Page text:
Easily preventable? Contagious diseases amount to 85% of OPD visits

Acute respiratory infections, diarrhoea, scabies infected five million in 2015

Umer Farooq April 11, 2016


According to health experts in Khyber-Pakhtunkhwa, lack of hygiene, prevalent socio-economic conditions, pollution and failure to kill disease-spreading insect larvae are major factors behind the spread of contagious diseases.

Data collected for the health department, a copy of which is available with The Express Tribune, states 7.69 million people were registered at out-patient departments (OPD) of different health facilities across the province. The figure is likely to be much higher than this since the data excludes the number of patients who visited tertiary care hospitals.

Give a hoot, don’t pollute

The documents revealed 7,697,421 people sought medical assistance against 24 communicable diseases in health facilities of which 49% or 3,793,814, sought treatment against acute respiratory infections (ARI).

Experts say environmental pollution was one of the major reasons for such a high number of patients with ARI, adding majority of the patients could be children since minors were most prone to such infections particularly in winter and spring.

“There is no doubt that ARI is common, mostly affecting children as 60% to 70% of them fall prey to flu and cough during winters,” Dr Arshad Javed who works at Lady Reading Hospital (LRH) told The Express Tribune.

“Besides children, adults suffer from asthma and lung cancer due to smoking and chest problems.” He added, “Pollution levels in the country are very high and add to the number of patients annually.”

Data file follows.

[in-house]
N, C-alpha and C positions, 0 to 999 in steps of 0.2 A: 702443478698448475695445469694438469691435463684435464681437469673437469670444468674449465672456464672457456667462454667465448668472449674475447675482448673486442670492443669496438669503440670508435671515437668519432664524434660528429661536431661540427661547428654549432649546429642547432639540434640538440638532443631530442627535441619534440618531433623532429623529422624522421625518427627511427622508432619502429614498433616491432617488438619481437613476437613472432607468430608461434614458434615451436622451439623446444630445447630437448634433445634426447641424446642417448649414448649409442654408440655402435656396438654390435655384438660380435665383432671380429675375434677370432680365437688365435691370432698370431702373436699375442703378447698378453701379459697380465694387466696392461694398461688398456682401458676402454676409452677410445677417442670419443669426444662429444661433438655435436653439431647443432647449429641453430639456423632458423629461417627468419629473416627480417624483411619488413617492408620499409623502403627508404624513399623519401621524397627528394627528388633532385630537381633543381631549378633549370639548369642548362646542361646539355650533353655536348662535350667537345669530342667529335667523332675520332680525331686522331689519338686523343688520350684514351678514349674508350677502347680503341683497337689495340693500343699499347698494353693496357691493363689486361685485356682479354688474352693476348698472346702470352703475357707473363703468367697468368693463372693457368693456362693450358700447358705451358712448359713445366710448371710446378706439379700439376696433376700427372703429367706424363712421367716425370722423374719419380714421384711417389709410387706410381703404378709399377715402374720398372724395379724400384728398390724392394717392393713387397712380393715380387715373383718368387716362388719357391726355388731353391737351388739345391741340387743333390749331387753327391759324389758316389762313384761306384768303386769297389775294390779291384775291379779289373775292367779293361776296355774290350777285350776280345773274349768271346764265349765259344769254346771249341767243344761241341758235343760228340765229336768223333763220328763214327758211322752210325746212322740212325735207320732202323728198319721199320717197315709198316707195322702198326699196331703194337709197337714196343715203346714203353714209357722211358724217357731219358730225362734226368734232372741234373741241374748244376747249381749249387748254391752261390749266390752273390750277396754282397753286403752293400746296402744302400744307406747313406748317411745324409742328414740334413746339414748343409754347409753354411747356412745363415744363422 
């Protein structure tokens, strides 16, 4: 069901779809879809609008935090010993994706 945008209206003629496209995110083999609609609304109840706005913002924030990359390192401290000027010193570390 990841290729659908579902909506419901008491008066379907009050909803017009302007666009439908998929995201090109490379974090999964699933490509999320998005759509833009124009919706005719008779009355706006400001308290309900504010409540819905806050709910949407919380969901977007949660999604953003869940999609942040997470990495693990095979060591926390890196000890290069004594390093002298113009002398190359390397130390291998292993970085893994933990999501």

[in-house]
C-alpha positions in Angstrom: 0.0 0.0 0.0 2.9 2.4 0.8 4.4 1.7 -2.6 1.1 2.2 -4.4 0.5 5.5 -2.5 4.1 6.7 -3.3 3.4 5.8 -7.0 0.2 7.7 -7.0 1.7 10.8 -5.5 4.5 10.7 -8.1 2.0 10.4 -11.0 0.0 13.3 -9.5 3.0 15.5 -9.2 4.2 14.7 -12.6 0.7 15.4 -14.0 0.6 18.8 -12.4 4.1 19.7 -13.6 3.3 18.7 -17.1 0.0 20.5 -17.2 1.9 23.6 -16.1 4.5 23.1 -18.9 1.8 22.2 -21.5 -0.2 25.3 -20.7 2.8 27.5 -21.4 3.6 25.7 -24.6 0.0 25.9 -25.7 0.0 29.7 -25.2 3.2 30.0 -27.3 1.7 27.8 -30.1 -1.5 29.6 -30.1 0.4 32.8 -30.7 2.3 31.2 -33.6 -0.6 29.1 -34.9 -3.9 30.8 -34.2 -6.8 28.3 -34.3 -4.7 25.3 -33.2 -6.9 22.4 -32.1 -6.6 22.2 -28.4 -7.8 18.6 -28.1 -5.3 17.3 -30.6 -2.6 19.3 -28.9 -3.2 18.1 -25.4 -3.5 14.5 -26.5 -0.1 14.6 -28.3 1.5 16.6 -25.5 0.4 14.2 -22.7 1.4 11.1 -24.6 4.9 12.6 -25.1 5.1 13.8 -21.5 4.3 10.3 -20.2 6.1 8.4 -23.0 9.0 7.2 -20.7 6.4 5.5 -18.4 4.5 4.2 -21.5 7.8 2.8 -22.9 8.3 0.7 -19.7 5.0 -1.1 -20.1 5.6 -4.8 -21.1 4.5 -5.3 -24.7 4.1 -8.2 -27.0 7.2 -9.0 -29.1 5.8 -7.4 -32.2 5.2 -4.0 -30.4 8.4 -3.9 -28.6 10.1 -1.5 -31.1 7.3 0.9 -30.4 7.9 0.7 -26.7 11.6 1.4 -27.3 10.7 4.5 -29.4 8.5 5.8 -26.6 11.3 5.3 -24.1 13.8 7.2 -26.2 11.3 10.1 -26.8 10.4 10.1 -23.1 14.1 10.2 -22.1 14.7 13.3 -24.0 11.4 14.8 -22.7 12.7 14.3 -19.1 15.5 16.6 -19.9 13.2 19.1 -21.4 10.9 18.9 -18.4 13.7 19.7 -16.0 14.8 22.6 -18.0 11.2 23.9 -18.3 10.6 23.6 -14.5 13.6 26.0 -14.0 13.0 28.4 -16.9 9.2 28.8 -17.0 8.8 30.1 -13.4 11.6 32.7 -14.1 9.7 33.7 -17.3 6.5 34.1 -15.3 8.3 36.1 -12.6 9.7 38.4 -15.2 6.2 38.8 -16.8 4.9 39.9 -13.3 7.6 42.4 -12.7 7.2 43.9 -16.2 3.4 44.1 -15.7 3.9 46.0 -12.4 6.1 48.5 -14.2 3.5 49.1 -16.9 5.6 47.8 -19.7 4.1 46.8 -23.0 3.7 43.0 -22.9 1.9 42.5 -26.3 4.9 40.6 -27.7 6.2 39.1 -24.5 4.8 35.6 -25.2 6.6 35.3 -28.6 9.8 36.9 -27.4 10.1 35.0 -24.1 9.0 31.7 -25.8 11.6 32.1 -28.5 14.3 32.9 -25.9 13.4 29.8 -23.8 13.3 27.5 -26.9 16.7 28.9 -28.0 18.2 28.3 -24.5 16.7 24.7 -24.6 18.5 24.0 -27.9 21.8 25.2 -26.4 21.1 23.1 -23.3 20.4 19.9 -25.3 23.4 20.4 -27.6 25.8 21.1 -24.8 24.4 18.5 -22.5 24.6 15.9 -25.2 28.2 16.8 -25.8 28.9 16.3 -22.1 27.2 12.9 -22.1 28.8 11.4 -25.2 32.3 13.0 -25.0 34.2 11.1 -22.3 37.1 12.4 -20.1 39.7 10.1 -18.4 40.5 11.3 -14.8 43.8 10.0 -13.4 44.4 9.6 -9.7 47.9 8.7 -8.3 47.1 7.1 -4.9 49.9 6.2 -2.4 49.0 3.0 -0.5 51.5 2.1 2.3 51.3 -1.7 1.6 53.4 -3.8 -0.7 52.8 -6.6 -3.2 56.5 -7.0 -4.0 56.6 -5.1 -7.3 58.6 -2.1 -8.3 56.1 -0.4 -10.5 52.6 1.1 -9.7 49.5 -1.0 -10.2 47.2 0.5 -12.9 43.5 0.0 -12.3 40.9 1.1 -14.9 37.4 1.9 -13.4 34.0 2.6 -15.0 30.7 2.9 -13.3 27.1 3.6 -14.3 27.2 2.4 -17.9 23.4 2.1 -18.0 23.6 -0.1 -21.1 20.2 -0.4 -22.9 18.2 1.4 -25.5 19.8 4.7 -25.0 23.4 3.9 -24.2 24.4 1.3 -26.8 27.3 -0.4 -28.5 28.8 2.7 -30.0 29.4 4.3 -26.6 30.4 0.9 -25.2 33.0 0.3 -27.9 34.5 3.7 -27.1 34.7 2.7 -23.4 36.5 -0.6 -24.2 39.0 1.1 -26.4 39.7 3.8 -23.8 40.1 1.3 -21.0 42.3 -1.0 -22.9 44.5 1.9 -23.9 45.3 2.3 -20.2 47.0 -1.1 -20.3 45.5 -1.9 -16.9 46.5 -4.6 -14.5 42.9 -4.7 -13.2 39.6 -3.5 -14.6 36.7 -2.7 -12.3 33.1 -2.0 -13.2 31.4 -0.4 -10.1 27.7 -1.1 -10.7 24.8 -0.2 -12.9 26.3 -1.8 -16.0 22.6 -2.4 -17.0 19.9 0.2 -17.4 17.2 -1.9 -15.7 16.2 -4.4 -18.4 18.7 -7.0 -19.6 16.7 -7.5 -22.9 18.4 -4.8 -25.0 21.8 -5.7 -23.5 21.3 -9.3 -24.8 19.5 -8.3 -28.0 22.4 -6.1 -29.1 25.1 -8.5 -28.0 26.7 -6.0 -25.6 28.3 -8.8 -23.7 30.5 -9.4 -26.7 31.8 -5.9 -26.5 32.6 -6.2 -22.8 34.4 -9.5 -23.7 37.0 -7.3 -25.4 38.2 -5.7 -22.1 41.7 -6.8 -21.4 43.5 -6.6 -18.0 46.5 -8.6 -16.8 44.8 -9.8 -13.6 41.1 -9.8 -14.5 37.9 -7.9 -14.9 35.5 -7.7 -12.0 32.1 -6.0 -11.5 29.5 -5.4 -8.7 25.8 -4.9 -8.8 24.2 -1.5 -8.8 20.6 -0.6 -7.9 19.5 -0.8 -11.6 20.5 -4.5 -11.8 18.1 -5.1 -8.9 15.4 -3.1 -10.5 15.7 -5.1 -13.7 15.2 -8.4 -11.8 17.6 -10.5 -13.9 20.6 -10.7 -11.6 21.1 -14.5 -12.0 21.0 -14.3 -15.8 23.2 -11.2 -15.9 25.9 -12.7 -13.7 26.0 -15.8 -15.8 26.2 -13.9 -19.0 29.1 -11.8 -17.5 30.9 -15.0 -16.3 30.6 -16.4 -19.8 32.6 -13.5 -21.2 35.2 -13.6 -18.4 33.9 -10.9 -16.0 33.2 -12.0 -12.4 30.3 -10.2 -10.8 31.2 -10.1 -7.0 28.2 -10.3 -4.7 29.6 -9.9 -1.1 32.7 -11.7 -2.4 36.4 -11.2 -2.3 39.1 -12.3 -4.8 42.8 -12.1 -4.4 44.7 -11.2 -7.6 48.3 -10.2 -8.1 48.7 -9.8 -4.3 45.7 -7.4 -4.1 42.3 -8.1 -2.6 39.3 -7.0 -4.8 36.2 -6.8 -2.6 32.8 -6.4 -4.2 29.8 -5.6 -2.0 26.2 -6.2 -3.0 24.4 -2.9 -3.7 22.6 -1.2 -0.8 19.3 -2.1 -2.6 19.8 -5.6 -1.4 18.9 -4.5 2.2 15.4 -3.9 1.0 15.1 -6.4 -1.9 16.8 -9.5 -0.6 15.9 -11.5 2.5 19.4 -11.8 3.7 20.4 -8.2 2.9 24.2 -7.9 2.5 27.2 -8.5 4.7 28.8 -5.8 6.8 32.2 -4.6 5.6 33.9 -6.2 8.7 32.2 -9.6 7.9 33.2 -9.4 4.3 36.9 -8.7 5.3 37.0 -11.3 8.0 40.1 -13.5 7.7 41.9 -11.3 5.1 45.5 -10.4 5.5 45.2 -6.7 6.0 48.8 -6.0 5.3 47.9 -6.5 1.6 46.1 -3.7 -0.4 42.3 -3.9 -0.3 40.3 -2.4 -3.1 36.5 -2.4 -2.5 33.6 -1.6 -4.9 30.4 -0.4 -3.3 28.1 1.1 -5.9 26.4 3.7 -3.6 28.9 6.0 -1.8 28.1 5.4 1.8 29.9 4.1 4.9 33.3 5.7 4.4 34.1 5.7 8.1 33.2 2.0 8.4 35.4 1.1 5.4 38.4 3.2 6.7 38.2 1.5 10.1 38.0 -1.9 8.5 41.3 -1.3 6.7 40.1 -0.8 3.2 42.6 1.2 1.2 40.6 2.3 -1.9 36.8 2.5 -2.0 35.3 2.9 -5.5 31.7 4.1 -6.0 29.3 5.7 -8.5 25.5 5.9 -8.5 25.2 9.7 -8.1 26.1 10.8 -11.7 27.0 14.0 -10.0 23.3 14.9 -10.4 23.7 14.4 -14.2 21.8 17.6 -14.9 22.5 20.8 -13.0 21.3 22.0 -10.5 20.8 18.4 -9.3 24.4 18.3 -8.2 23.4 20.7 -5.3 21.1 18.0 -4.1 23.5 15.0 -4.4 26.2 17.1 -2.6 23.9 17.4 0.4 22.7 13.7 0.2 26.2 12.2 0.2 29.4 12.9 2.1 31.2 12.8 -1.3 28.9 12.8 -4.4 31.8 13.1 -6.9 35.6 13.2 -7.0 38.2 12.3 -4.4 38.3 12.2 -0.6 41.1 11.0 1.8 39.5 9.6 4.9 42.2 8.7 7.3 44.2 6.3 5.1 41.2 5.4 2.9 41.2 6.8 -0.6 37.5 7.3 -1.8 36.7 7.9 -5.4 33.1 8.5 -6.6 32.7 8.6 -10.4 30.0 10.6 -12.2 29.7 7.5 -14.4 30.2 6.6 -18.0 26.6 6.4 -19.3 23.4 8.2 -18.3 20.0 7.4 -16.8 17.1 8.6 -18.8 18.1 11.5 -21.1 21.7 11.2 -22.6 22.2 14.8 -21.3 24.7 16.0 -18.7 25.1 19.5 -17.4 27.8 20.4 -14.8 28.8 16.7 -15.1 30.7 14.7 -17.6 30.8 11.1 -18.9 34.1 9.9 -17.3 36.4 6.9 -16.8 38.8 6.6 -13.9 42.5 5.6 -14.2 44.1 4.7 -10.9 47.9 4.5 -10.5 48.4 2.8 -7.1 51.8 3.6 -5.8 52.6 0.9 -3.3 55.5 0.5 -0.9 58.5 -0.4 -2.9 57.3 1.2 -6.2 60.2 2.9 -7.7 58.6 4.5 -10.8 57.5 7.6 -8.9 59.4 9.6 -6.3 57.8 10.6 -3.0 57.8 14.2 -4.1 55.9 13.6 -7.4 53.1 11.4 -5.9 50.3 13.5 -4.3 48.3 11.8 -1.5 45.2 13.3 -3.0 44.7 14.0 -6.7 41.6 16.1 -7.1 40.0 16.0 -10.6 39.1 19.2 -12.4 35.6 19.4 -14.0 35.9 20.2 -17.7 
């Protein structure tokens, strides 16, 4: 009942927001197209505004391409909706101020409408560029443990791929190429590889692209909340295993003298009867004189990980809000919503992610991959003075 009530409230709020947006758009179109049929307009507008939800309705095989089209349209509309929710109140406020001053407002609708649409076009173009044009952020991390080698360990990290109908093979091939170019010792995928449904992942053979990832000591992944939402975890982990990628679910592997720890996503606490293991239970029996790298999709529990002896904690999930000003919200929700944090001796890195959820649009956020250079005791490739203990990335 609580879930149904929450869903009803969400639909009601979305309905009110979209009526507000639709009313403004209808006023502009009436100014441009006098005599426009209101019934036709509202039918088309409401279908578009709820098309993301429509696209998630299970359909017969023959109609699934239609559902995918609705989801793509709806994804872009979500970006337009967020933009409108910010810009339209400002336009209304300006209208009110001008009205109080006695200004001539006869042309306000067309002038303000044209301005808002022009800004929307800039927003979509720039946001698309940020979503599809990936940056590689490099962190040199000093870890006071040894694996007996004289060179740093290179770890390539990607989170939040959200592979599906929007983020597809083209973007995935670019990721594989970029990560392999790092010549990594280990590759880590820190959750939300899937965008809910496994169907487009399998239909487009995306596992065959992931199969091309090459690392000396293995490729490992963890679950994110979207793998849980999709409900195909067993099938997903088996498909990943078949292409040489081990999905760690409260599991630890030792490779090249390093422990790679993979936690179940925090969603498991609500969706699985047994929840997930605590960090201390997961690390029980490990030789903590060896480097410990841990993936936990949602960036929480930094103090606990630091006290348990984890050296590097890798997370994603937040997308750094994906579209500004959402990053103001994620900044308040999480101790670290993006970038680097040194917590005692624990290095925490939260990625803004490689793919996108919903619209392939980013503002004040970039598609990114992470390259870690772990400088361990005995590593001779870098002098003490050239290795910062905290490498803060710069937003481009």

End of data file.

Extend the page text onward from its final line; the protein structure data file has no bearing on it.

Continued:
According to Javed, LRH was running OPD for people with chest infections six days a week for the last 25 years and examined at least 100 people daily.

Simply preventable

The second highest number of patients, 1.07 million, had fallen prey to diarrhoea, especially children below the age of five. According to experts, the number of patients above five years of age was around 0.88 million and the major cause for the prevalence of diarrhoea was an absolute dearth of health education.

“Just look at the water – we drink contaminated water, we do not wash our hands, our diet is not healthy and above all, we lack health education,” said Pakistan Pediatric Association K-P President Dr Amin Jan Gandapur.

He shared only 1% to 2% people bring their children for vaccination against rotavirus which has yet to be included in routine immunisation. Gandapur suggested people should drink boiled water and maintain hygiene.

Vicious cycle of poverty

At least 404,057 people, around 5.25% of all OPD patients, were found to be infected with scabies. Skin specialist Dr Zubair termed socio-economic conditions the major cause.

He said it was an expected outcome when 10 people live in one room and share all basic facilities, particularly utensils. This contact and close proximity allows the disease to infect more people.

Moreover, 71,204 suspected cases of tuberculosis (TB), 314,835 cases of worm infestations, 207,292 cases of typhoid, 65,750 suspected cases of viral hepatitis, 33,580 cases of trachoma, 13,929 suspected cases of measles, 13,893 cases of sexually transmitted diseases, 7,499 cases of cutaneous leishmaniasis, and 40 suspected cases of HIV/AIDS were also confirmed in 2015.

Care, awareness and education

Dengue Control Programme Head Dr Khalid, who has also been leading a provincial programme for malaria control, stated the number of patients registered by the health department for malaria was 430,276. However, he added, according to the data they gathered, the number hovered around 0.6 million.

“Our own data suggests the number of patients with malaria was around 0.6 million; the cases we found positive during laboratory tests were around 9,000.” Khalid said the number of patients diagnosed with P.vivax was higher as compared to its complicated type, P.falciparum, which infected around 1,800 people.

Published in The Express Tribune, April 12th,  2016.


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